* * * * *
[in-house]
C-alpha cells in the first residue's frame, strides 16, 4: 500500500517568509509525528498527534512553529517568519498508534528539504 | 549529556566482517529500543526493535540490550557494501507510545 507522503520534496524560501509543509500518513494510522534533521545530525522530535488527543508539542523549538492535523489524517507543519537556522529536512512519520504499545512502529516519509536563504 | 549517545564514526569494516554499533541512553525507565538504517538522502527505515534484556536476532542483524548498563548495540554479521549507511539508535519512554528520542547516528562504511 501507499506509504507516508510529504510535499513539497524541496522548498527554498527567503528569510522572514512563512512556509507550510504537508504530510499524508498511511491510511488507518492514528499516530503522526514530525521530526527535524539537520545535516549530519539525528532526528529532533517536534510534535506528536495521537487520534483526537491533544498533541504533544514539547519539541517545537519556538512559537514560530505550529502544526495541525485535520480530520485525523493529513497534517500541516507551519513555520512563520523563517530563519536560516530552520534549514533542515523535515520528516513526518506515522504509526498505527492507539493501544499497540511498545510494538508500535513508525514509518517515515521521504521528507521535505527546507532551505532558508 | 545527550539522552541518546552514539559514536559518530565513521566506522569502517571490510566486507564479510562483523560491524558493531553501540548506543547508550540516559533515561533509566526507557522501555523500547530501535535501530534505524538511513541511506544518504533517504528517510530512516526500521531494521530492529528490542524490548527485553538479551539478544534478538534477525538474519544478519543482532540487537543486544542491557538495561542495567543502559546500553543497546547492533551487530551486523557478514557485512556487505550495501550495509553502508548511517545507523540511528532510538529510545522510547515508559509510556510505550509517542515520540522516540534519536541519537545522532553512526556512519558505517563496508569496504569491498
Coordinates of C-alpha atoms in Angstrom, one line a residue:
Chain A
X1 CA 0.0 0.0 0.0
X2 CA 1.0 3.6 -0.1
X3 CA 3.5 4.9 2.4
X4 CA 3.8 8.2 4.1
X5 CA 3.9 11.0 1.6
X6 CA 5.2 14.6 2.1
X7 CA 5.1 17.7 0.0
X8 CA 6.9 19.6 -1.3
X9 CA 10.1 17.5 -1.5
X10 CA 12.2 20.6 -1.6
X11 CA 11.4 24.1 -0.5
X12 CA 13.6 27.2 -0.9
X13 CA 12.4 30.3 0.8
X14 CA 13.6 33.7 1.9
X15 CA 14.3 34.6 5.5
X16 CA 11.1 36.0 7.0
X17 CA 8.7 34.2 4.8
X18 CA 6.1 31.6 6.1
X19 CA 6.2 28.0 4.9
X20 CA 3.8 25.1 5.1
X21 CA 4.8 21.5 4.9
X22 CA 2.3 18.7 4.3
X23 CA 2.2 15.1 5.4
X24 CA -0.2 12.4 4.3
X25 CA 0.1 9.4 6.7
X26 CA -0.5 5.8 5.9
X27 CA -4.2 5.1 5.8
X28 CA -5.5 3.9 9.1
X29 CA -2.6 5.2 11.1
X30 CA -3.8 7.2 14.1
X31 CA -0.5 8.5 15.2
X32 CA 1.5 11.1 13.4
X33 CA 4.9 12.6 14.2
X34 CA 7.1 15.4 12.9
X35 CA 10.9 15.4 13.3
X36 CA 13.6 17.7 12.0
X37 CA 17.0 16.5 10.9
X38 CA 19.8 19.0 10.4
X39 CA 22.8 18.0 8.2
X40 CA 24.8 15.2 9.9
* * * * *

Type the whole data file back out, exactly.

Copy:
[in-house]
C-alpha cells in the first residue's frame, strides 16, 4: 500500500517568509509525528498527534512553529517568519498508534528539504 | 549529556566482517529500543526493535540490550557494501507510545 507522503520534496524560501509543509500518513494510522534533521545530525522530535488527543508539542523549538492535523489524517507543519537556522529536512512519520504499545512502529516519509536563504 | 549517545564514526569494516554499533541512553525507565538504517538522502527505515534484556536476532542483524548498563548495540554479521549507511539508535519512554528520542547516528562504511 501507499506509504507516508510529504510535499513539497524541496522548498527554498527567503528569510522572514512563512512556509507550510504537508504530510499524508498511511491510511488507518492514528499516530503522526514530525521530526527535524539537520545535516549530519539525528532526528529532533517536534510534535506528536495521537487520534483526537491533544498533541504533544514539547519539541517545537519556538512559537514560530505550529502544526495541525485535520480530520485525523493529513497534517500541516507551519513555520512563520523563517530563519536560516530552520534549514533542515523535515520528516513526518506515522504509526498505527492507539493501544499497540511498545510494538508500535513508525514509518517515515521521504521528507521535505527546507532551505532558508 | 545527550539522552541518546552514539559514536559518530565513521566506522569502517571490510566486507564479510562483523560491524558493531553501540548506543547508550540516559533515561533509566526507557522501555523500547530501535535501530534505524538511513541511506544518504533517504528517510530512516526500521531494521530492529528490542524490548527485553538479551539478544534478538534477525538474519544478519543482532540487537543486544542491557538495561542495567543502559546500553543497546547492533551487530551486523557478514557485512556487505550495501550495509553502508548511517545507523540511528532510538529510545522510547515508559509510556510505550509517542515520540522516540534519536541519537545522532553512526556512519558505517563496508569496504569491498
Coordinates of C-alpha atoms in Angstrom, one line a residue:
Chain A
X1 CA 0.0 0.0 0.0
X2 CA 1.0 3.6 -0.1
X3 CA 3.5 4.9 2.4
X4 CA 3.8 8.2 4.1
X5 CA 3.9 11.0 1.6
X6 CA 5.2 14.6 2.1
X7 CA 5.1 17.7 0.0
X8 CA 6.9 19.6 -1.3
X9 CA 10.1 17.5 -1.5
X10 CA 12.2 20.6 -1.6
X11 CA 11.4 24.1 -0.5
X12 CA 13.6 27.2 -0.9
X13 CA 12.4 30.3 0.8
X14 CA 13.6 33.7 1.9
X15 CA 14.3 34.6 5.5
X16 CA 11.1 36.0 7.0
X17 CA 8.7 34.2 4.8
X18 CA 6.1 31.6 6.1
X19 CA 6.2 28.0 4.9
X20 CA 3.8 25.1 5.1
X21 CA 4.8 21.5 4.9
X22 CA 2.3 18.7 4.3
X23 CA 2.2 15.1 5.4
X24 CA -0.2 12.4 4.3
X25 CA 0.1 9.4 6.7
X26 CA -0.5 5.8 5.9
X27 CA -4.2 5.1 5.8
X28 CA -5.5 3.9 9.1
X29 CA -2.6 5.2 11.1
X30 CA -3.8 7.2 14.1
X31 CA -0.5 8.5 15.2
X32 CA 1.5 11.1 13.4
X33 CA 4.9 12.6 14.2
X34 CA 7.1 15.4 12.9
X35 CA 10.9 15.4 13.3
X36 CA 13.6 17.7 12.0
X37 CA 17.0 16.5 10.9
X38 CA 19.8 19.0 10.4
X39 CA 22.8 18.0 8.2
X40 CA 24.8 15.2 9.9